After a series of femicides of teenagers in Argentina, Ni Una Menos, a movement created by Argentine feminists on June 3, 2015, changed the course of history.
Eight years ago today, thousands marched in cities across the country, united in their demand: to eliminate gender based violence and its most extreme form, femicide. The feminist movement called on the government, the judiciary and Congress to work together to tackle this urgent issue.
Every year since then, feminists have gathered on June 3, demanding an end to the patriarchal violence that still kills to this very day. This year it will be at 2 p.m. outside Argentina’s Congress. “We want to be alive, free and un-indebted” is the slogan. A document agreed upon by feminist activists, unions, and social organizations who attend the assembly will be read out loud and the LGBT cumbia band Sudor Marika will play in the street.
The 2015 mass movement helped the feminist movement get its agenda in the public arena. One of its top priorities was the legalization of abortion. After a landmark vote in December 2020 allowing the procedure free of charge and for any reason, the movement, faced with a complex scenario involving the difficulties endured by indigenous women, climate change and gender, as well as sex work, began asking itself what its next unifying issue should be.
In 2019, upon his arrival in office, President Alberto Fernández ordered the creation of the Ministry of Women, Gender and Diversity, which sought to provide systemic State support to long-awaited feminist demands, including the regulation of the abortion law.
Despite all this, the feminist agenda in Argentina still faces many challenges.
The movement has recently been shaken by the story of María Isabel Speratti Aquino, from Cañuelas, in Buenos Aires province. Aquino was murdered on March 14 by her former partner, Gabriel Alejandro Núñez, after seeking help from the local judiciary for years and filing lawsuits against him, explicitly telling authorities she was being threatened.
Eight years after the first Ni Una Menos march, her horrifying tale of state abandonment shows how little the context has really changed for gender-based violence victims in Argentina.
The Ahora que sí nos ven femicide observatory reported 99 femicides in Argentina in the first four months of 2023, 60% of which occurred in the victim’s own home. If the murders continue at this rate, there will have been more femicides this year than in 2015, when the first Ni Una Menos march took place and 235 femicides were reported.
The world of work
According to the INDEC’s official statistics, the gender pay gap in Argentina at the end of 2022 was 22.5%. In other words, women make almost a quarter less than men for similar work.
The Economy and Gender Office was created within the Economy Ministry in 2019 to work on specific policies aimed at bridging gender-based economic divides and reducing inequalities.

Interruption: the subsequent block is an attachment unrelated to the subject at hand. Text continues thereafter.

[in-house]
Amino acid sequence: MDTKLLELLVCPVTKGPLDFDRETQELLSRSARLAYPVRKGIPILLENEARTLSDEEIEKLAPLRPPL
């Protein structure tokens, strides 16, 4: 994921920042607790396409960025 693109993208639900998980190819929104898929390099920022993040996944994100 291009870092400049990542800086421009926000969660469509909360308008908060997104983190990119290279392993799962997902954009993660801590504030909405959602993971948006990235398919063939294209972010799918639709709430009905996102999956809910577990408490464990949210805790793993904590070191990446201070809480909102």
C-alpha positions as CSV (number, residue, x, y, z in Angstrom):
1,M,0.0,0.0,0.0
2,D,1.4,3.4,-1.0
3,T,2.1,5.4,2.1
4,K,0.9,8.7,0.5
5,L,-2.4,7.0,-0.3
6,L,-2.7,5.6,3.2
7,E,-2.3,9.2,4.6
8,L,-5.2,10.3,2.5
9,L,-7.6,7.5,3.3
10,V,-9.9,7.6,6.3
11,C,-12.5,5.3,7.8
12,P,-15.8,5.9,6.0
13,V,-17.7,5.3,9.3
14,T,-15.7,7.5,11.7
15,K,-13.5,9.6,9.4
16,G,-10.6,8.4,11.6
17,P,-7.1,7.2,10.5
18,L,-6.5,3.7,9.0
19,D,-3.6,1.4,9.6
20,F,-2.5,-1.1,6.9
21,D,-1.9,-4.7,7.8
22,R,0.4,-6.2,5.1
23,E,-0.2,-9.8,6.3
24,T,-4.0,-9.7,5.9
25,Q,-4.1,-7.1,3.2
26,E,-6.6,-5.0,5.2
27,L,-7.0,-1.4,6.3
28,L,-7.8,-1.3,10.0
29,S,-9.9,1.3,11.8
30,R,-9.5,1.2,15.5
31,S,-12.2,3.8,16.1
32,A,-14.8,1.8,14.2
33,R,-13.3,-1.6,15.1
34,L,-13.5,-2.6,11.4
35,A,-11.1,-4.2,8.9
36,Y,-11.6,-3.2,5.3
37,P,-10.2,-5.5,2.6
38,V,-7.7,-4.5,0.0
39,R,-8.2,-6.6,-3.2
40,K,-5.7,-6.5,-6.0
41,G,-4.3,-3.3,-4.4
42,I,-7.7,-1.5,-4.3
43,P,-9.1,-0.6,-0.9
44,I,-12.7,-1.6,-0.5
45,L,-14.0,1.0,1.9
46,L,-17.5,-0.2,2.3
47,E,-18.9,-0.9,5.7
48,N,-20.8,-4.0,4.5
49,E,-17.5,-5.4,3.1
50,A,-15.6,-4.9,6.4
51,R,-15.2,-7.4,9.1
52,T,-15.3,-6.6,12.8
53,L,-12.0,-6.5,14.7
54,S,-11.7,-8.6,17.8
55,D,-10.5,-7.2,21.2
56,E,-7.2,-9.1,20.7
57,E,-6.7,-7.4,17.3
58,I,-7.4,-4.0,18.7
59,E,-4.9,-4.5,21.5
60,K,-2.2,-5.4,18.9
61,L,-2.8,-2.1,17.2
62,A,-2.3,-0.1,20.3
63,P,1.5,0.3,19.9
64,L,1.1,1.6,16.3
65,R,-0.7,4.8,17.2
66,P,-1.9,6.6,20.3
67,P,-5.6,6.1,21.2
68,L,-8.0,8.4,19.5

Since 2018, every year’s September annual budget includes bullet points with a gender perspective or specific focus on how to tackle inequalities. In 2023, 15% of the annual budget included this outline, according to the Economy and Gender office.
According to the International Labour Organization (ILO), 3 million women do care work in Argentina and 9 out of 10 are not paid for it. In 2021, the ministries of Labor, Economy, and Women, Genders and Diversity joined forces to create the Registered (Registradas) program, which encourages domestic workers and their employers to formalize their contracts. Formalization implies having pension contributions, paid healthcare, vacation and maternity leave.
The Registradas policy applies to those working more than six hours a week in the same household. It also dictates the government pay 50% of the monthly salary of newly hired domestic workers for the employers for six months.
Feminisms with a decolonial and intersectional approach
In recent years, there have been growing calls for the feminist movement to adopt a more intersectional approach, for instance towards indigenous women, Afro-Argentines and other marginalized gender identities of color. One of the most brutal expressions of sexist and colonialist violence against them, especially common in the Chaco, is the frequent rape and abuse of indigenous women and children by non-indigenous men, sometimes in groups. Some activists call this chineo, although others believe the term is racist because it adopts their aggressors’ language, including the slur chinitas.
A watershed moment came when a group of indigenous women occupied the Interior Ministry in 2019. After this incident, the Movement of Indigenous Women and Diversities for Living Well created the #NoAlChineo (No to Chineo) campaign, picked up by media across the world.
Indigenous activists have also criticized the National Women’s Meeting, calling on it to recognize Argentina’s plurinational nature. By this, they mean acknowledging the country is not a monolithic nation-state, but a land where dozens of indigenous nations have existed since long before the colonization of the Americas.